Shorter Reading Period not unusual, Weinberg dean says

Paulina Firozi

The Weinberg College of Arts and Sciences Reading Periodwill be four days shorter this quarter than it was in Fall Quarter. However, in an email to The Daily, Associate Provost Ronald Braeutigam said this is not unusual.

Weinberg’s Undergraduate Advising website defines Reading Period as a time established between when Weinberg classes for the term end and final examinations begin, when students can prepare for their finals by reviewing a quarter of materials without stress of new assignments. During this time, students are not meant to be required to turn in any assignments or take any final examinations.

Weinberg senior Ariel Stein said she doesn’t really notice the shorter time period because she is taking non-Weinberg classes, so she will have finals during Reading Period anyway.

Some students, however, feel this may not be enough time.

“Kid’s don’t do their stuff until half through reading week anyway,” Weinberg senior Camille Provencal-Dayle said.

She said with the decreased amount of time available, students may not have enough time to study and prepare for their exams.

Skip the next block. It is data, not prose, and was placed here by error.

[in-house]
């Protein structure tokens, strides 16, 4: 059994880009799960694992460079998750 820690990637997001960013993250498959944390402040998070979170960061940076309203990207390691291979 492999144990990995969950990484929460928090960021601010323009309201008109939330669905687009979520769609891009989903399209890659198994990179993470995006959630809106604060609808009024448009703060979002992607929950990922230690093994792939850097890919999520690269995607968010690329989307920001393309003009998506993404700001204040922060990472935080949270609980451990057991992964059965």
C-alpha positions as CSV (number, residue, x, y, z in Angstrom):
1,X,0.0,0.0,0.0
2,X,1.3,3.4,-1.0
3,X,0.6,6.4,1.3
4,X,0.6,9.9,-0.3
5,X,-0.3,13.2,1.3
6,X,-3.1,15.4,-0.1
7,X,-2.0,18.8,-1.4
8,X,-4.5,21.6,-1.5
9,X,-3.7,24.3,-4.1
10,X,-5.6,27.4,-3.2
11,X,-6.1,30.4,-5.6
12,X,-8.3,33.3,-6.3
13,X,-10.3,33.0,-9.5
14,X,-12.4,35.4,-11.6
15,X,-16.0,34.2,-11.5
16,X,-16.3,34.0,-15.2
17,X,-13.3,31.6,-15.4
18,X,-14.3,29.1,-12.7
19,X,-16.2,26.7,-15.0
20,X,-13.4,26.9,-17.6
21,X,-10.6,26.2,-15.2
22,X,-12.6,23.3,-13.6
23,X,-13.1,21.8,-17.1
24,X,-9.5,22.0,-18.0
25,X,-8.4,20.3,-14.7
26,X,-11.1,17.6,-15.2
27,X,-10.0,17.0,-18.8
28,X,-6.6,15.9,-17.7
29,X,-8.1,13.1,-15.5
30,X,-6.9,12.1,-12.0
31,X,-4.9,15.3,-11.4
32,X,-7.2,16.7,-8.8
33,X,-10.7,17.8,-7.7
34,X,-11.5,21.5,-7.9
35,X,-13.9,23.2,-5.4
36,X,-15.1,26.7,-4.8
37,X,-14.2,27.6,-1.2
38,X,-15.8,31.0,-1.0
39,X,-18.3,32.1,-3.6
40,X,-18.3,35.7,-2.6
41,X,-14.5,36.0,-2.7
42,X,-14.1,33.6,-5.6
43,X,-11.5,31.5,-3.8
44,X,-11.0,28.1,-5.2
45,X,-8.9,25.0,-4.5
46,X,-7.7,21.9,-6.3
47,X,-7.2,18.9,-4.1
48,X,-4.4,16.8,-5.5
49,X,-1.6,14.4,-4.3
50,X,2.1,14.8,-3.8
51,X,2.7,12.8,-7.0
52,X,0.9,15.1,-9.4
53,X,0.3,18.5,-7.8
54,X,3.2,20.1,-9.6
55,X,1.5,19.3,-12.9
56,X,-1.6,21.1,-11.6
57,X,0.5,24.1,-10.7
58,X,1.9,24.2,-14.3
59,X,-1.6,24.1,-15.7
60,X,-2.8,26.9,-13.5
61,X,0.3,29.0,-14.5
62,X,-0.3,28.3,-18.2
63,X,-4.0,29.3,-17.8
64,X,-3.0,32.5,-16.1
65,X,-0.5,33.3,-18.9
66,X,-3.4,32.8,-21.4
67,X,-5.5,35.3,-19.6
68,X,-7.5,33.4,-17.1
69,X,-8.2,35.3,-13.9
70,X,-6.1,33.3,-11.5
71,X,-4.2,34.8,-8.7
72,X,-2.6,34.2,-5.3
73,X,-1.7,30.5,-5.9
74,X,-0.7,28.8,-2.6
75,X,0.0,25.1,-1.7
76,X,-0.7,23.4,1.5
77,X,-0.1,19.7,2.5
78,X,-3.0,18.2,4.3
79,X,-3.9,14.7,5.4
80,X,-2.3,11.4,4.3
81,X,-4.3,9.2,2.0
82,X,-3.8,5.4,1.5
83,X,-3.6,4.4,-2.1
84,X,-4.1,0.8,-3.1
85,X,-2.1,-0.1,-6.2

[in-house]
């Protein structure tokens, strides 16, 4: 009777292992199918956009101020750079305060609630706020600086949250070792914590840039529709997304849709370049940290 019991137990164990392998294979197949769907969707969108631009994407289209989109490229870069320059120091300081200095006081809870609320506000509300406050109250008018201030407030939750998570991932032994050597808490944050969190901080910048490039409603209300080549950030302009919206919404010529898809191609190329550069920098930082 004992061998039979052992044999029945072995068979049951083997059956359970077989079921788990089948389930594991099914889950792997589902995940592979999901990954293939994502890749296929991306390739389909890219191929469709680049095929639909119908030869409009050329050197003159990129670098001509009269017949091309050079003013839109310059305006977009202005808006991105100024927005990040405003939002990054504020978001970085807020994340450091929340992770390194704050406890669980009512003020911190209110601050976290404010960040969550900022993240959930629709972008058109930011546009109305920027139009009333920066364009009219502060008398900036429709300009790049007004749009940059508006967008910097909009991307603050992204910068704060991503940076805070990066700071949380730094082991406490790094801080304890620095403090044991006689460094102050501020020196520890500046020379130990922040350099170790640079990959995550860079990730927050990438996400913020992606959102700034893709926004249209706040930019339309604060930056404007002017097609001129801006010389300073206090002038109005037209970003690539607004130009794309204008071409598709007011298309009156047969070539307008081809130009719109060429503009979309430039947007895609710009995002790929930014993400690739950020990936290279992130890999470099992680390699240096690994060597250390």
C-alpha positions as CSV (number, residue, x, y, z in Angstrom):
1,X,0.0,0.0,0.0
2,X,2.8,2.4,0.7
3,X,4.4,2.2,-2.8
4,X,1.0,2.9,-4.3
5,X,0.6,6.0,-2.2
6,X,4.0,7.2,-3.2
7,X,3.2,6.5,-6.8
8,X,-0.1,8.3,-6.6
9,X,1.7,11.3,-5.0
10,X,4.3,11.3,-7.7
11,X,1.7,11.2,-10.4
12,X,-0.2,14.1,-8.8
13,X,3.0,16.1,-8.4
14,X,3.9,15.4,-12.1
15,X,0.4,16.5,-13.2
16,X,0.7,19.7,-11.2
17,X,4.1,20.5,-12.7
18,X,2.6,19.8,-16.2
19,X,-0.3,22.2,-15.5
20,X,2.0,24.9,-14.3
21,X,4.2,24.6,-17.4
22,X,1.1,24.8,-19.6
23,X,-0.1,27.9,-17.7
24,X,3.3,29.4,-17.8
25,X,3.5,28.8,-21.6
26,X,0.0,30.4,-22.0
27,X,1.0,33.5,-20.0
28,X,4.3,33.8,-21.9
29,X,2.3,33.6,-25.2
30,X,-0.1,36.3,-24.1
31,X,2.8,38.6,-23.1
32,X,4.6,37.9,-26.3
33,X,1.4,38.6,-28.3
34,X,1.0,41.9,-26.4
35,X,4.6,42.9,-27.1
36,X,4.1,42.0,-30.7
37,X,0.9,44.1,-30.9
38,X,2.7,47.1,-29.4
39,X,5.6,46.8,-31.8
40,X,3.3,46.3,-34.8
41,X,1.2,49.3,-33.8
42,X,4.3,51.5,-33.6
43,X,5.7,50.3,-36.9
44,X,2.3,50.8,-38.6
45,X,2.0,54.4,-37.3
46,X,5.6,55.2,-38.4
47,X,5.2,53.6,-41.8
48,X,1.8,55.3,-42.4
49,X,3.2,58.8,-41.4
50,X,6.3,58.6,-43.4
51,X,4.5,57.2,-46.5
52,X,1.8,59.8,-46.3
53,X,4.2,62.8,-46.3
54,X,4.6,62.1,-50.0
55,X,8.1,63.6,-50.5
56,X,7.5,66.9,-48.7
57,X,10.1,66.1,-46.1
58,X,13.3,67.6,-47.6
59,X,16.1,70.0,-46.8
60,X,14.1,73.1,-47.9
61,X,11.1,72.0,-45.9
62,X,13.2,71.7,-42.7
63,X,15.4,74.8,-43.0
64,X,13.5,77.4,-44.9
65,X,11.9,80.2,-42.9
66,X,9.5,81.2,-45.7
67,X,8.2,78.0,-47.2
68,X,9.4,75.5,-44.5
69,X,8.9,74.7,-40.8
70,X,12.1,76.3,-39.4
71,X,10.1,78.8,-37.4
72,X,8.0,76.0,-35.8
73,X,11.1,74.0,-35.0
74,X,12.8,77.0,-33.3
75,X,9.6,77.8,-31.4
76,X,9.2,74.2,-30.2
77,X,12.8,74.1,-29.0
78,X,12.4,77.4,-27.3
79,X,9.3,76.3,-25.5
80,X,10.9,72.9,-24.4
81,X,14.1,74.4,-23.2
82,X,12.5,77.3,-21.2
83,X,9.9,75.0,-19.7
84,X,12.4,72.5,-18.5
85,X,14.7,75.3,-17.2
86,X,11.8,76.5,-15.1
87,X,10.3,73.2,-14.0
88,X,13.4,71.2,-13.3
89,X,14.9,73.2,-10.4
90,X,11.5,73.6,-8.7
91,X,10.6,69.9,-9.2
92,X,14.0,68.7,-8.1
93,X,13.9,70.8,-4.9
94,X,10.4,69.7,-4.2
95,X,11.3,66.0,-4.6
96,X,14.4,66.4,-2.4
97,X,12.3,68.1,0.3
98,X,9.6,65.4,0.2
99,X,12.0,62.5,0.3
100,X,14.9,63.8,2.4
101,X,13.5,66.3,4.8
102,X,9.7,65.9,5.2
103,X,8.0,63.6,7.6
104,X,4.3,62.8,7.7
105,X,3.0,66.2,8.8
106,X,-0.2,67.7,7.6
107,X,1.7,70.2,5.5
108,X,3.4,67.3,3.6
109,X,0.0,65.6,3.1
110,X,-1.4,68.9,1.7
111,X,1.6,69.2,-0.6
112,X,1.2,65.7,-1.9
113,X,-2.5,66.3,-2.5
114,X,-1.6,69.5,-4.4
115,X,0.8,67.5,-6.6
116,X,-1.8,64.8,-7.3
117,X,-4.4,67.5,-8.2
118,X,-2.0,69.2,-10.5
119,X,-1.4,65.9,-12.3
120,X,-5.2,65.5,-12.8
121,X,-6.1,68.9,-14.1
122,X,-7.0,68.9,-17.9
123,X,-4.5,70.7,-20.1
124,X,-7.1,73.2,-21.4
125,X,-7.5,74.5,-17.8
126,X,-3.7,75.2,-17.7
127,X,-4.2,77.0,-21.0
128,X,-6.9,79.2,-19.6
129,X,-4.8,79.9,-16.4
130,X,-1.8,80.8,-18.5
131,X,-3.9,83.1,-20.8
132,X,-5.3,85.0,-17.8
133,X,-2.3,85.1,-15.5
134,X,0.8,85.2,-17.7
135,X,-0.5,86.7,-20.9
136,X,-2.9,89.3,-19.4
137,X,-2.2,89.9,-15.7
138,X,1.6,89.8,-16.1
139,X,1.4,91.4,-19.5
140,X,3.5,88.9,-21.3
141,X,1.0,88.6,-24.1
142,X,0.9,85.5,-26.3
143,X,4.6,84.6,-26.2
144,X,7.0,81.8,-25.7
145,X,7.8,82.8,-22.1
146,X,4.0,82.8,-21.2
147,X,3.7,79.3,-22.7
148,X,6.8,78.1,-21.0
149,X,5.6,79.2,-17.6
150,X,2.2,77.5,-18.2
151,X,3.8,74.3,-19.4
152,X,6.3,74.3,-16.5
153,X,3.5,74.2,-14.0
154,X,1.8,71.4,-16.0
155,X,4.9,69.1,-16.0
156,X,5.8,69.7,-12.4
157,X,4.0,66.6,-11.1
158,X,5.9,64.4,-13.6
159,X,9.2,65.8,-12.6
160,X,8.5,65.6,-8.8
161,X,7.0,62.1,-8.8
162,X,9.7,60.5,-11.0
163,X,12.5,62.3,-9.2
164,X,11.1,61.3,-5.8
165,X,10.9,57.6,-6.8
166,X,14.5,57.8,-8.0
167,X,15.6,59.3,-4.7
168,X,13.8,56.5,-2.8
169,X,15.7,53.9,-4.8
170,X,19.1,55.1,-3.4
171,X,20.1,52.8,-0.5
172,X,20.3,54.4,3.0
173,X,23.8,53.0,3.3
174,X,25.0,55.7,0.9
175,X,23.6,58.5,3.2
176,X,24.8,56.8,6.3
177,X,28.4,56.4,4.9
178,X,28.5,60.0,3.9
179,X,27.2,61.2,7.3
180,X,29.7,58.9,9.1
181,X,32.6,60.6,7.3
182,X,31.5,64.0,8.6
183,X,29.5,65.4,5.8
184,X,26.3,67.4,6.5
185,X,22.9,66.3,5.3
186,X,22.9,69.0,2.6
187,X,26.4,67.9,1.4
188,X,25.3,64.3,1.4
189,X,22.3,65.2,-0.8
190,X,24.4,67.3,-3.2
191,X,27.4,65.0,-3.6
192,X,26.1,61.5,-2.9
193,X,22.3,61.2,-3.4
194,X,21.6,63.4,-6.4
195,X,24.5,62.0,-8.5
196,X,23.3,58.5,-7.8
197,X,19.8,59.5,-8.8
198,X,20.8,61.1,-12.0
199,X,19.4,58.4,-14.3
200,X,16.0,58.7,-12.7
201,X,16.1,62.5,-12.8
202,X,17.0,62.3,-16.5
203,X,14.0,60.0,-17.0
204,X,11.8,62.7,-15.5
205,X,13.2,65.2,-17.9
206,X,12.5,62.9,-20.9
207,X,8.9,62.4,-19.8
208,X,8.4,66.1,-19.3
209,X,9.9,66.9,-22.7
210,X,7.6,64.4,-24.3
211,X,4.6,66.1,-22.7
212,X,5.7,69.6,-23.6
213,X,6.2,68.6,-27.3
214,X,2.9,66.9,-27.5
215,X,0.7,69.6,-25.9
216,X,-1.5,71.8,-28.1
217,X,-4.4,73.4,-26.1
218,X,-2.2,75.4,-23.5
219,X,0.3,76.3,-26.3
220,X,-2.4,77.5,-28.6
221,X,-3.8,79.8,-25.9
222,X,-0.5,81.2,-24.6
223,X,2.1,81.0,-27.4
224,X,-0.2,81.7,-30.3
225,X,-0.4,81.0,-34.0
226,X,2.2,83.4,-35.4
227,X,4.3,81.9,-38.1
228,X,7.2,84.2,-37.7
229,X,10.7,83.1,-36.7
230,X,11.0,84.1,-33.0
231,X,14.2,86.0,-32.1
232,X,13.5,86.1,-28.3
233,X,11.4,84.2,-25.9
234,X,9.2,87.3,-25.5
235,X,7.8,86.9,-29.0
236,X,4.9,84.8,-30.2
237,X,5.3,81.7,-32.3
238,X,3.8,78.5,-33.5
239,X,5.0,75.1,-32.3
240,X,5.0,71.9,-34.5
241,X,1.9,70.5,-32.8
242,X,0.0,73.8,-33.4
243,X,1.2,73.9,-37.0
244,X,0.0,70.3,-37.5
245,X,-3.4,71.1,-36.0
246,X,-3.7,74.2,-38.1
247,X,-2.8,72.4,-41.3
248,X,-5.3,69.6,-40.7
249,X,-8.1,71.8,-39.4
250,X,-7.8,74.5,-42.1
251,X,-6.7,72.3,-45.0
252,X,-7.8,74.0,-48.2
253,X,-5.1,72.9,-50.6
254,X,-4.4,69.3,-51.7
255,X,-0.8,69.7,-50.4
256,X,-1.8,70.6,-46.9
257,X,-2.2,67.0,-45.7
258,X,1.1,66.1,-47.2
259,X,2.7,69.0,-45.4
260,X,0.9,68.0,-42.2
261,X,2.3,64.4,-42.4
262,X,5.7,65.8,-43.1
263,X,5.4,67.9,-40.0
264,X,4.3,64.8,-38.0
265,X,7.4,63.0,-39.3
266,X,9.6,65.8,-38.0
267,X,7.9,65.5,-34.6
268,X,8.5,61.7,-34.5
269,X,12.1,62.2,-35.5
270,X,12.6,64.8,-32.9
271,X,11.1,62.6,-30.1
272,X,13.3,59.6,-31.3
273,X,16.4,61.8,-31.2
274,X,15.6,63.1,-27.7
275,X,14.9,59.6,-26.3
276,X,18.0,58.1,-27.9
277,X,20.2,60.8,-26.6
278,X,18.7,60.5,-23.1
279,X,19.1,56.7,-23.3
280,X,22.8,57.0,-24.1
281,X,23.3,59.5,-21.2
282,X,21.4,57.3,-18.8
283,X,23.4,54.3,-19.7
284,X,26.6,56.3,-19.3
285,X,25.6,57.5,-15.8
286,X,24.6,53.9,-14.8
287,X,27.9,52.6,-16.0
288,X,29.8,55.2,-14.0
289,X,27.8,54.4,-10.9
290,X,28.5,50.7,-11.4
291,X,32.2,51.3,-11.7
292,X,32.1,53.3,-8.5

“Grades are going to drop,” she said.

Braeutigam said in the email that Reading Period cannot start until nine full weeks of classes have been completed. Sometimes, as during Fall Quarter 2011, the calendar allows for a full week of Reading Period, which is often referred to as “Reading Week” even though a full week is not promised. A shortened Reading Period is common and is determined on a quarter-by-quarter basis. Reading Periodfor Spring Quarter has been set to begin on Tuesday, May 29 and final exams are scheduled to begin on Monday, June 4, allowing for a Reading Period closer to a full week.

Weinberg’s Associate Dean for Undergraduate Academic Affair, Mary Finn said in an email to The Daily there is no truth to recent rumors that Reading Period will be discontinued next year due to the pushed back calendar. She also wrote that Saturday and Sunday are included when scheduling the five-day Reading Period, which often makes students believe the period is shorter.

Stein said she thinks the elimination of Reading Period would be detrimental to students,, a sentiment other students echoed.

“Even with Reading Week, I’m pulling all-nighters,” Provencal-Dayle said. “So I can’t imagine not having it.”

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